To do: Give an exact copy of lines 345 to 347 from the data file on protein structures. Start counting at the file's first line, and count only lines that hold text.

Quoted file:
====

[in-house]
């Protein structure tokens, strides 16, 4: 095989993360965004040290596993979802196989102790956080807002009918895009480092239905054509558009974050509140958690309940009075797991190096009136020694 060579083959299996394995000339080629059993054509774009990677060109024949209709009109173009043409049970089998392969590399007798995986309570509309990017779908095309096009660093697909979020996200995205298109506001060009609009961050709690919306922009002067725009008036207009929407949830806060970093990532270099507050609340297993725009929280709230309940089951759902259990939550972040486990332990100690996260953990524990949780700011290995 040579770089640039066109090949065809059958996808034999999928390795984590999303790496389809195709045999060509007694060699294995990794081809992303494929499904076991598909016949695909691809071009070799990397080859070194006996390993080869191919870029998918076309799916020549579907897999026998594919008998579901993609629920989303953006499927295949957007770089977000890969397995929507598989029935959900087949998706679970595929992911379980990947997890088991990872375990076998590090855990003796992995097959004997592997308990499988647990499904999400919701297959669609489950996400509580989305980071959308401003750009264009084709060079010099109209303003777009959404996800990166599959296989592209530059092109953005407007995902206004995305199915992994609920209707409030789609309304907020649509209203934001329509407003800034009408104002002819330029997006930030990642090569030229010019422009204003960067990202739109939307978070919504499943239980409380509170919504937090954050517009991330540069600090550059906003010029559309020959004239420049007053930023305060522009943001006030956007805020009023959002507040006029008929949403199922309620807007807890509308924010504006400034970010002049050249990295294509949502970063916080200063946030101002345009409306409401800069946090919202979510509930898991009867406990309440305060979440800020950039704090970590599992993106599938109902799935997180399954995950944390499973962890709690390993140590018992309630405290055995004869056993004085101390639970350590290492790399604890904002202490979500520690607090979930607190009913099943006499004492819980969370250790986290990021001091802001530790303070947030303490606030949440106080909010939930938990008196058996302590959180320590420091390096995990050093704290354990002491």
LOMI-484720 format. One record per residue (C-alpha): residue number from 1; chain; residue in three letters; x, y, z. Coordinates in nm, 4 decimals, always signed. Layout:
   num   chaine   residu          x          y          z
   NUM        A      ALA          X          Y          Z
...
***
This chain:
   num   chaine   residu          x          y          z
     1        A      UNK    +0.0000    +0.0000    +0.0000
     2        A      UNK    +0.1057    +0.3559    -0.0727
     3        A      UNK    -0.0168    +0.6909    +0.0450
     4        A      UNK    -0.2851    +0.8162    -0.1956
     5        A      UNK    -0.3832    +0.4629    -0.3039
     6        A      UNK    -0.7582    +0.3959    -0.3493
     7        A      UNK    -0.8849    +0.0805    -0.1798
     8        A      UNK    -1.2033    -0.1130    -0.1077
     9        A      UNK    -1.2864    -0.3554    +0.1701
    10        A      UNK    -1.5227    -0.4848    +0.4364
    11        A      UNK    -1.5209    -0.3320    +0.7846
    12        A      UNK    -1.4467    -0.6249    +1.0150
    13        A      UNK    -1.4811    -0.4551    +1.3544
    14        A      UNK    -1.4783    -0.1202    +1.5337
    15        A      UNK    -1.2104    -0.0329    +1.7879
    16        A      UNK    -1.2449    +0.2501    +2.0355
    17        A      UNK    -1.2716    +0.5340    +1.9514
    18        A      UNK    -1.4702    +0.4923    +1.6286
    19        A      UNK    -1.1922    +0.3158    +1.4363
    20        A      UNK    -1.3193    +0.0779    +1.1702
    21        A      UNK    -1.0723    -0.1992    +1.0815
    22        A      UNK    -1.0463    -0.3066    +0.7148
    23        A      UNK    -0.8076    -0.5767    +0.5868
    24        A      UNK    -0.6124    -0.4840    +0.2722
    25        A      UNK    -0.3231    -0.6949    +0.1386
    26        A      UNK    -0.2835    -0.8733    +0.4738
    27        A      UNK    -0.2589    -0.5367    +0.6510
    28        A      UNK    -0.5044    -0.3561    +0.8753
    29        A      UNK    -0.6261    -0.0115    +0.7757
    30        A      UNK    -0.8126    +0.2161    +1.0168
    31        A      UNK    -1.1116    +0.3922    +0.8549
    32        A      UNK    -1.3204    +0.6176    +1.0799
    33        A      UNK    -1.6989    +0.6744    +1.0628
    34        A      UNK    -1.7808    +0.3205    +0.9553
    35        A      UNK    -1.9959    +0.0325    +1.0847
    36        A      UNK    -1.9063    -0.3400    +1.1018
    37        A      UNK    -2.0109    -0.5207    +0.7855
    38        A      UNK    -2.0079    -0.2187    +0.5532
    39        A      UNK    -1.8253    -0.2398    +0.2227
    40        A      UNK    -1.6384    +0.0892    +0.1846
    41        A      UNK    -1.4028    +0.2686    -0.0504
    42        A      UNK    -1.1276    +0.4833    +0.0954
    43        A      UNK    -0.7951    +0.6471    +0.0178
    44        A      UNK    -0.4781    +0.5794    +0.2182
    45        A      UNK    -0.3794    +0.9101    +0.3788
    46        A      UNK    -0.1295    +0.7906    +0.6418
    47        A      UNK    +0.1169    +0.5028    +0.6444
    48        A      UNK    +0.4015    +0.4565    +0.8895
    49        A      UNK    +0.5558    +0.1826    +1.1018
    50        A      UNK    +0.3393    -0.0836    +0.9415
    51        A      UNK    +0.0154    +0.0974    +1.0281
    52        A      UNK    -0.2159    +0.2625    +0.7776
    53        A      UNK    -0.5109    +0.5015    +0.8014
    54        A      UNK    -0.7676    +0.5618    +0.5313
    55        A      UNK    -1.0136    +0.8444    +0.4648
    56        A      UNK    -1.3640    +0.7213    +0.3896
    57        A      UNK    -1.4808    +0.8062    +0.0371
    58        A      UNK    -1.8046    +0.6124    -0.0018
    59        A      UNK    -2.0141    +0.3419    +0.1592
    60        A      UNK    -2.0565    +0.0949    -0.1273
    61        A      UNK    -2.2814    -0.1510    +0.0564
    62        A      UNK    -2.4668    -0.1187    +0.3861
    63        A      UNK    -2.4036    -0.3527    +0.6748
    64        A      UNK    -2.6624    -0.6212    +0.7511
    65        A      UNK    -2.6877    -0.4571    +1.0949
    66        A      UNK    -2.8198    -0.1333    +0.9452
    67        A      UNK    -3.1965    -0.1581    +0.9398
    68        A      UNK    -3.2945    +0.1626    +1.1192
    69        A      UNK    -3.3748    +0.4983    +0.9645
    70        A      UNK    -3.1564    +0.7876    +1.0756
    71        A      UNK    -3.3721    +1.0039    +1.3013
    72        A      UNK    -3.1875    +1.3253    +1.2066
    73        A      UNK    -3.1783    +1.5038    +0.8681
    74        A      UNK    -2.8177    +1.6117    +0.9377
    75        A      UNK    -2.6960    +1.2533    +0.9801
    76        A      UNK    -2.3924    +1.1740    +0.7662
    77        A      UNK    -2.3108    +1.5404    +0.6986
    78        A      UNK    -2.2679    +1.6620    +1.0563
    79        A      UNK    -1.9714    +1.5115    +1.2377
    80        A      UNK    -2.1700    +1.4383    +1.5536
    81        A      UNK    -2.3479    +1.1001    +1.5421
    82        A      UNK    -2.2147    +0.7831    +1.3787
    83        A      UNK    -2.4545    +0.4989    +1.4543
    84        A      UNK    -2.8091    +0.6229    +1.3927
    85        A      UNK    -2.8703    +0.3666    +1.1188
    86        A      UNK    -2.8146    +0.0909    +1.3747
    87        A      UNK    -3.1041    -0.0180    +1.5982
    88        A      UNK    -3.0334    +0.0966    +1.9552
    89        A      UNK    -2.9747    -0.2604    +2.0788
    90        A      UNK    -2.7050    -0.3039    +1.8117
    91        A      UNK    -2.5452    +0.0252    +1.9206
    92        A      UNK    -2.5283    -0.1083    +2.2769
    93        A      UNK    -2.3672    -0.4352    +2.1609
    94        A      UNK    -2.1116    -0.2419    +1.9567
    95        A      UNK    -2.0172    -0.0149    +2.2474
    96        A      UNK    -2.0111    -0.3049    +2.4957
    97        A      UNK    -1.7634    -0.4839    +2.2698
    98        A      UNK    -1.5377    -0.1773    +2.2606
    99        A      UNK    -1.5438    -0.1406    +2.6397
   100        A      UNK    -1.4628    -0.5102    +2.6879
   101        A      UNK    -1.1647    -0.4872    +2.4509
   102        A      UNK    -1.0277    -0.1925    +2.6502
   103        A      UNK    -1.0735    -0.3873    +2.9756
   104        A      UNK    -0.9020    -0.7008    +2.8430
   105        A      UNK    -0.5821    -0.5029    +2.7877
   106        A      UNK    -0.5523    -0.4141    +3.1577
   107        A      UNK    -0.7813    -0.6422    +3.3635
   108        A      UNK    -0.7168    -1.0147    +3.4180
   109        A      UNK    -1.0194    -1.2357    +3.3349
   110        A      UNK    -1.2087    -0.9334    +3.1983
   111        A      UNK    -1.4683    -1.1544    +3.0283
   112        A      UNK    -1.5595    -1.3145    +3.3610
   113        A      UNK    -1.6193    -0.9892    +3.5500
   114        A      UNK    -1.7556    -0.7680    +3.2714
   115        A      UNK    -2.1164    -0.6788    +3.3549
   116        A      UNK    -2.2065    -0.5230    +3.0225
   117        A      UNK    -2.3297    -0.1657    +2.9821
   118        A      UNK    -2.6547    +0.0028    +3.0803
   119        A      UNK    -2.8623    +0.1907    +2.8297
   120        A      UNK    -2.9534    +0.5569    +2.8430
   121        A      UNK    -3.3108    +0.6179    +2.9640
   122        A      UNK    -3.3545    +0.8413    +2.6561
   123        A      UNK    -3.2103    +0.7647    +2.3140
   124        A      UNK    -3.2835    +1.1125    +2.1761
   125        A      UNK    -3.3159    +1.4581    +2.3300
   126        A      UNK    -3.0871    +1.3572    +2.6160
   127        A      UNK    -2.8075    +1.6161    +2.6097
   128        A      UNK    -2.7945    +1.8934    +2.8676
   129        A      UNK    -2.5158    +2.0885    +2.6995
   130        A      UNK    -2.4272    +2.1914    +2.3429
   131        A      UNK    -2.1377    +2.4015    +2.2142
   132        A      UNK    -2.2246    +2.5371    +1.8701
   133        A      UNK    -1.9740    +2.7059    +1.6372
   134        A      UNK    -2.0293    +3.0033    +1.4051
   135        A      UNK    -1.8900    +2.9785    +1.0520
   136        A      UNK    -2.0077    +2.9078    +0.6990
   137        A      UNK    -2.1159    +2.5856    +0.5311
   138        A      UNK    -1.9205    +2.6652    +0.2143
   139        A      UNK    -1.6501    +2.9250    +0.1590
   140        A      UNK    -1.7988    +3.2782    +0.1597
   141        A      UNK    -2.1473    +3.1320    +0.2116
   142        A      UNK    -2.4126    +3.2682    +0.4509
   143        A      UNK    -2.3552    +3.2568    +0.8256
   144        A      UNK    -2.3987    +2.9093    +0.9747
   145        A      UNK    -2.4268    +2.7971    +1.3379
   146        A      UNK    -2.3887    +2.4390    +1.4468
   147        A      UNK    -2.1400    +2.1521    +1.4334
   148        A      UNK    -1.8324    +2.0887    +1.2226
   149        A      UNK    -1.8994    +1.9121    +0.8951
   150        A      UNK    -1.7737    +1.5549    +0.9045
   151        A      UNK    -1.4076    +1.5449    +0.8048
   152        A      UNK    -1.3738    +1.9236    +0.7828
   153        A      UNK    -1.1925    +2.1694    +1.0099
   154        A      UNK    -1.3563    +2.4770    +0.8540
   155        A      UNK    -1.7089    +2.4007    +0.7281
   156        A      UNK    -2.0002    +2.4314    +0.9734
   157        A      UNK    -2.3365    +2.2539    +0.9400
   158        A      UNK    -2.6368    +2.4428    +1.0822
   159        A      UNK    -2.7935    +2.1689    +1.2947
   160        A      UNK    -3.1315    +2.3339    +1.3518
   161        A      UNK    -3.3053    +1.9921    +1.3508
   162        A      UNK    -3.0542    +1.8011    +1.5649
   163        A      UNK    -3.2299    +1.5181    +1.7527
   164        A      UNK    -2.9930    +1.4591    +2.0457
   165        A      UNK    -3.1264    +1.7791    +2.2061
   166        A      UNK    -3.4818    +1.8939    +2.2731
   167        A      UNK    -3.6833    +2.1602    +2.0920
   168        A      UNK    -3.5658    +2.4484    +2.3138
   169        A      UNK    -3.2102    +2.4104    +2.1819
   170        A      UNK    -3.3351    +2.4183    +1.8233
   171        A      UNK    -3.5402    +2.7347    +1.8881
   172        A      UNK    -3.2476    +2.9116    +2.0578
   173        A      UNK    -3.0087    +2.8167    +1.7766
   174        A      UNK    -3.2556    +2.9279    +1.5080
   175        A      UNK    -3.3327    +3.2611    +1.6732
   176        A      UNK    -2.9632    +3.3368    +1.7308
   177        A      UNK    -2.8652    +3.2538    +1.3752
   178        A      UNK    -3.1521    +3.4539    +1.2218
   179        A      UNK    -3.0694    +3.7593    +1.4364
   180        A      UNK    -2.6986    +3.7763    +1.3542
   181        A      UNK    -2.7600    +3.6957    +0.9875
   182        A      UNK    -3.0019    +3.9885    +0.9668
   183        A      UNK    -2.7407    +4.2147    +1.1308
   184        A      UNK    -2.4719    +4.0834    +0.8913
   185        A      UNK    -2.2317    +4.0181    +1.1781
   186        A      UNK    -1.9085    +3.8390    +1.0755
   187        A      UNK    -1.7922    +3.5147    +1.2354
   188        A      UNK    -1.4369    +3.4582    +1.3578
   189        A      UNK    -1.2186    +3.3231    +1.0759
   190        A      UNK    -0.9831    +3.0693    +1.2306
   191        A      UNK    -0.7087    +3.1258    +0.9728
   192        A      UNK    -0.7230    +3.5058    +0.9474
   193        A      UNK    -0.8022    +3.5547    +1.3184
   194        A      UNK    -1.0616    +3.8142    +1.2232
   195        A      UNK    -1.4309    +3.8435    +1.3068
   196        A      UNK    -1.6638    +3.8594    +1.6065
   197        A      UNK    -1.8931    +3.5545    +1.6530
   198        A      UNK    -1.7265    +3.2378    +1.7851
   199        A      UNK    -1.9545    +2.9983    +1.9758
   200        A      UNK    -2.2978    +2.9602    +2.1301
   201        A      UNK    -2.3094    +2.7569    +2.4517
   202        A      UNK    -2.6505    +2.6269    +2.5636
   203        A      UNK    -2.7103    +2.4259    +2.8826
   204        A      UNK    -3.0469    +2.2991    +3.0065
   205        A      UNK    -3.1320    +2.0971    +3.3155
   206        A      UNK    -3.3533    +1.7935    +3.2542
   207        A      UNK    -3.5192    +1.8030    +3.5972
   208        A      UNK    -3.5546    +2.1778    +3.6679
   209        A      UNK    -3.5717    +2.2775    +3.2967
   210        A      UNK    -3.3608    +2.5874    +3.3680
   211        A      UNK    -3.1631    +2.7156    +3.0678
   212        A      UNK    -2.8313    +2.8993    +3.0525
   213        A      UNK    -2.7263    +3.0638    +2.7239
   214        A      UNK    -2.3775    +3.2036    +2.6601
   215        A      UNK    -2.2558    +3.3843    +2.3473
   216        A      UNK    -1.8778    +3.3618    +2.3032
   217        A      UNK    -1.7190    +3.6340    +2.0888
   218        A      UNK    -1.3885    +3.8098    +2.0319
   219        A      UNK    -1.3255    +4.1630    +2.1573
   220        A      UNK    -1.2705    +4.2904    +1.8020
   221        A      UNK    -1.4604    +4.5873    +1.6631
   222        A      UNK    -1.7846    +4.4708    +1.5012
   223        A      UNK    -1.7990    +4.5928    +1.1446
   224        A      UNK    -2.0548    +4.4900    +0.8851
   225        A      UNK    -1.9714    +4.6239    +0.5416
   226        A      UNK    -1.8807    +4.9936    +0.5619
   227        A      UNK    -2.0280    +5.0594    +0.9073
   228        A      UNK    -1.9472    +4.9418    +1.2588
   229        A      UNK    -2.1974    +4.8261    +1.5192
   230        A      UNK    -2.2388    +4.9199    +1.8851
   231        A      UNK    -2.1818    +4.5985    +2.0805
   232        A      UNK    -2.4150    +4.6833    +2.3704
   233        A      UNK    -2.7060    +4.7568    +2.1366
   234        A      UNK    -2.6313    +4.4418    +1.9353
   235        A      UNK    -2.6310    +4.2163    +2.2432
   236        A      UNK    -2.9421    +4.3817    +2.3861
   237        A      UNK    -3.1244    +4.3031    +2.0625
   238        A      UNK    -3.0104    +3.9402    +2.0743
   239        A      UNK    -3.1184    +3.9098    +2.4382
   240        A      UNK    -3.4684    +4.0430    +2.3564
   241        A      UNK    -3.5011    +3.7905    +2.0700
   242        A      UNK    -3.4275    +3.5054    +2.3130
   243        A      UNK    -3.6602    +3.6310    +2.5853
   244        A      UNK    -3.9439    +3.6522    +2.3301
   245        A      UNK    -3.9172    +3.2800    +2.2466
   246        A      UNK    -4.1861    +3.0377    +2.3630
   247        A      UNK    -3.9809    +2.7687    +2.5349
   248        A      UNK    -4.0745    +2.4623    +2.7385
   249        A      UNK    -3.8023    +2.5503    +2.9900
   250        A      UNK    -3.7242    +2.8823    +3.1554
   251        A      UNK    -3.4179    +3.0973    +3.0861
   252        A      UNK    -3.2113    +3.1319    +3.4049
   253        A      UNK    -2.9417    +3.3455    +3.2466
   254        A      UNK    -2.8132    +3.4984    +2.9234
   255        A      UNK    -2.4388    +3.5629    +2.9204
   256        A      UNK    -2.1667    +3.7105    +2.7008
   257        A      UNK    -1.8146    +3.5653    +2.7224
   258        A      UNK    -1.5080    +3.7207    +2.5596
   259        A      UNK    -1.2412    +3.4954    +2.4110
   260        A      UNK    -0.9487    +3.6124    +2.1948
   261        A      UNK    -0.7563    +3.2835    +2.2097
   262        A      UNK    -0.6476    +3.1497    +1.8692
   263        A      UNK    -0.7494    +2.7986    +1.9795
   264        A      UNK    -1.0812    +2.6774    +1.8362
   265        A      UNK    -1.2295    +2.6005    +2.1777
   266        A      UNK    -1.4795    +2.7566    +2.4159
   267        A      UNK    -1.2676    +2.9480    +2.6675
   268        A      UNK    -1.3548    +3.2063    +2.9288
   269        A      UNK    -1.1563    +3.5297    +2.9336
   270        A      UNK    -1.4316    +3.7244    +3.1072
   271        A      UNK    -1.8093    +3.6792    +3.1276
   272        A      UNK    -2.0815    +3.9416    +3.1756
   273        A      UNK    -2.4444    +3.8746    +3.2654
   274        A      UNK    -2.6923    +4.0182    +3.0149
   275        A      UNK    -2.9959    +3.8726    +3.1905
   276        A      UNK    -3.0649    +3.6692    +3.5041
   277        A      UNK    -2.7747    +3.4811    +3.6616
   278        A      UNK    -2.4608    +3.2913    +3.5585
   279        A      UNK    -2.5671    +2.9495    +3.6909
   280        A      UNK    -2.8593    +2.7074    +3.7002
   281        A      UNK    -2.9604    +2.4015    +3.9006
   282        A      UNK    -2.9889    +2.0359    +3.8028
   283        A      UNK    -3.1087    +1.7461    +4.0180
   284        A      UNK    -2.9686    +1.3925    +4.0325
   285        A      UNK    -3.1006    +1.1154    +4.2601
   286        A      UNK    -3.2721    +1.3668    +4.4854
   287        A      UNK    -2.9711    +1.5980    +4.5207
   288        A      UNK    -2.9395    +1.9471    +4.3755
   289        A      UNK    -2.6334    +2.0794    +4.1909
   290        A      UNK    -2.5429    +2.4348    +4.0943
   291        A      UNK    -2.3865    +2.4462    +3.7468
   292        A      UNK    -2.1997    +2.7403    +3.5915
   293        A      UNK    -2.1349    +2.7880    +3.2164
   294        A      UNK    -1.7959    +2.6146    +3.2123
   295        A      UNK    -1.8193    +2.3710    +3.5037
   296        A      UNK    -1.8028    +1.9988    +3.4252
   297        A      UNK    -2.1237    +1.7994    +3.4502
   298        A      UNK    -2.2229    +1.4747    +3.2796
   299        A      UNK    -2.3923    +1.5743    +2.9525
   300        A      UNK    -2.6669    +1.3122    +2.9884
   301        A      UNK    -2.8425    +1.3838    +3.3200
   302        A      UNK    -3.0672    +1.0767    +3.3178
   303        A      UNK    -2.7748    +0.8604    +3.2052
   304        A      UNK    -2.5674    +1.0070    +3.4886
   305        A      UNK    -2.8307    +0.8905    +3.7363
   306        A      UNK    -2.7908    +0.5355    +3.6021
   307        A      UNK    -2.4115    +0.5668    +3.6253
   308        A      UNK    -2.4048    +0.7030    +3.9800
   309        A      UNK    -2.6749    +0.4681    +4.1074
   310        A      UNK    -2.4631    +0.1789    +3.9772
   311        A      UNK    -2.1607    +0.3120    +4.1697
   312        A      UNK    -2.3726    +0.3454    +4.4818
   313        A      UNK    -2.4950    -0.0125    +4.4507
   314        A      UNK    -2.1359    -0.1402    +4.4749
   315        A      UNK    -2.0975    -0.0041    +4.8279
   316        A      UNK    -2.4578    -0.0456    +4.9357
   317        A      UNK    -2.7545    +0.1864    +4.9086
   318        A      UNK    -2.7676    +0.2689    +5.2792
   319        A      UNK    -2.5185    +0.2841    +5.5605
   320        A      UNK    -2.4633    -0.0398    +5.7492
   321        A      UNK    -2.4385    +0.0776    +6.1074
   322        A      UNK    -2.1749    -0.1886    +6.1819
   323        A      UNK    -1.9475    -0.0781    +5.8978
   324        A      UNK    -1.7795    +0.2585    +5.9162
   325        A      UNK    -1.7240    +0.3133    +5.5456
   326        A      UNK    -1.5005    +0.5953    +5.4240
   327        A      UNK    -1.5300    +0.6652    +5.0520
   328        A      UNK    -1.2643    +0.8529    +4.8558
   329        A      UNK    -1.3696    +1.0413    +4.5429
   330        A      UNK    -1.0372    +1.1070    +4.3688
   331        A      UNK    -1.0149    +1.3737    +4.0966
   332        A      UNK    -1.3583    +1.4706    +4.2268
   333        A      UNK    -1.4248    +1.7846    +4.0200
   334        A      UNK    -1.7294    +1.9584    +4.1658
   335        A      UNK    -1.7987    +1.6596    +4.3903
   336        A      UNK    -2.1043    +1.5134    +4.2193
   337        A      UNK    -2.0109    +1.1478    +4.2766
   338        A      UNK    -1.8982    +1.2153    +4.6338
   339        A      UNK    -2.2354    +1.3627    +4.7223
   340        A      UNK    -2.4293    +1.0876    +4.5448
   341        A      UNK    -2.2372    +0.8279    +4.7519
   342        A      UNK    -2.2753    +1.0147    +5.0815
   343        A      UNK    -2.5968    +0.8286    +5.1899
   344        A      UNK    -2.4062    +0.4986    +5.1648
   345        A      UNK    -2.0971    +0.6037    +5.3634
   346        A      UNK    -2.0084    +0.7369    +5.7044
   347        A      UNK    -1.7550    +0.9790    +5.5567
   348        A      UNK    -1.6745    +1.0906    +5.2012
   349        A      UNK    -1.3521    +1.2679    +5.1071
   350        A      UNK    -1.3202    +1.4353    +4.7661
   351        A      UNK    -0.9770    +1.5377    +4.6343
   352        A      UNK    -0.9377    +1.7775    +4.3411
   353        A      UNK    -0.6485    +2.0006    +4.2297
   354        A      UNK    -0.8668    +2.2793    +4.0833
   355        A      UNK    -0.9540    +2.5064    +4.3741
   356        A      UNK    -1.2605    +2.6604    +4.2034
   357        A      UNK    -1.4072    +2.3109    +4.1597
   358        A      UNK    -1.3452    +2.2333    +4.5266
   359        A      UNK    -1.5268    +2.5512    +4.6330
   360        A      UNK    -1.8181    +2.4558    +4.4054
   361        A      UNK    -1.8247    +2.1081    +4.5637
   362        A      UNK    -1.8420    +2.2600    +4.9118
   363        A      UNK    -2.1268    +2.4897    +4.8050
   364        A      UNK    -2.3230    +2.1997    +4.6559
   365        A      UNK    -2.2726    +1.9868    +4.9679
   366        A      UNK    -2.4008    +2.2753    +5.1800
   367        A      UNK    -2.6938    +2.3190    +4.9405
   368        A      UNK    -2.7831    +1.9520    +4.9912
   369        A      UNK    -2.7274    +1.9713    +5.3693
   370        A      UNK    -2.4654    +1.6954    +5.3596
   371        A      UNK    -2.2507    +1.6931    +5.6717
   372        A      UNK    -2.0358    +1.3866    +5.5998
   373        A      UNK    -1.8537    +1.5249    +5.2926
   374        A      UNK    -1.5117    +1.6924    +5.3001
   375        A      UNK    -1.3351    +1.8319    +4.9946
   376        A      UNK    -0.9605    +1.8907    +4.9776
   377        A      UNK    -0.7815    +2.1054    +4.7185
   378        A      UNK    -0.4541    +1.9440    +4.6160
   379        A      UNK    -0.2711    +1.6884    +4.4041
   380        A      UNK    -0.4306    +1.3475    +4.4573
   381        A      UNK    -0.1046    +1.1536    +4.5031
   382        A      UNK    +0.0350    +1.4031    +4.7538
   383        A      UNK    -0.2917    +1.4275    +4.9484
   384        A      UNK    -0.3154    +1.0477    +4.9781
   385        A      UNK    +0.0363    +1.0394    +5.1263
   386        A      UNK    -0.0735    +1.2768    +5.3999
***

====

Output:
   336        A      UNK    -2.1043    +1.5134    +4.2193
   337        A      UNK    -2.0109    +1.1478    +4.2766
   338        A      UNK    -1.8982    +1.2153    +4.6338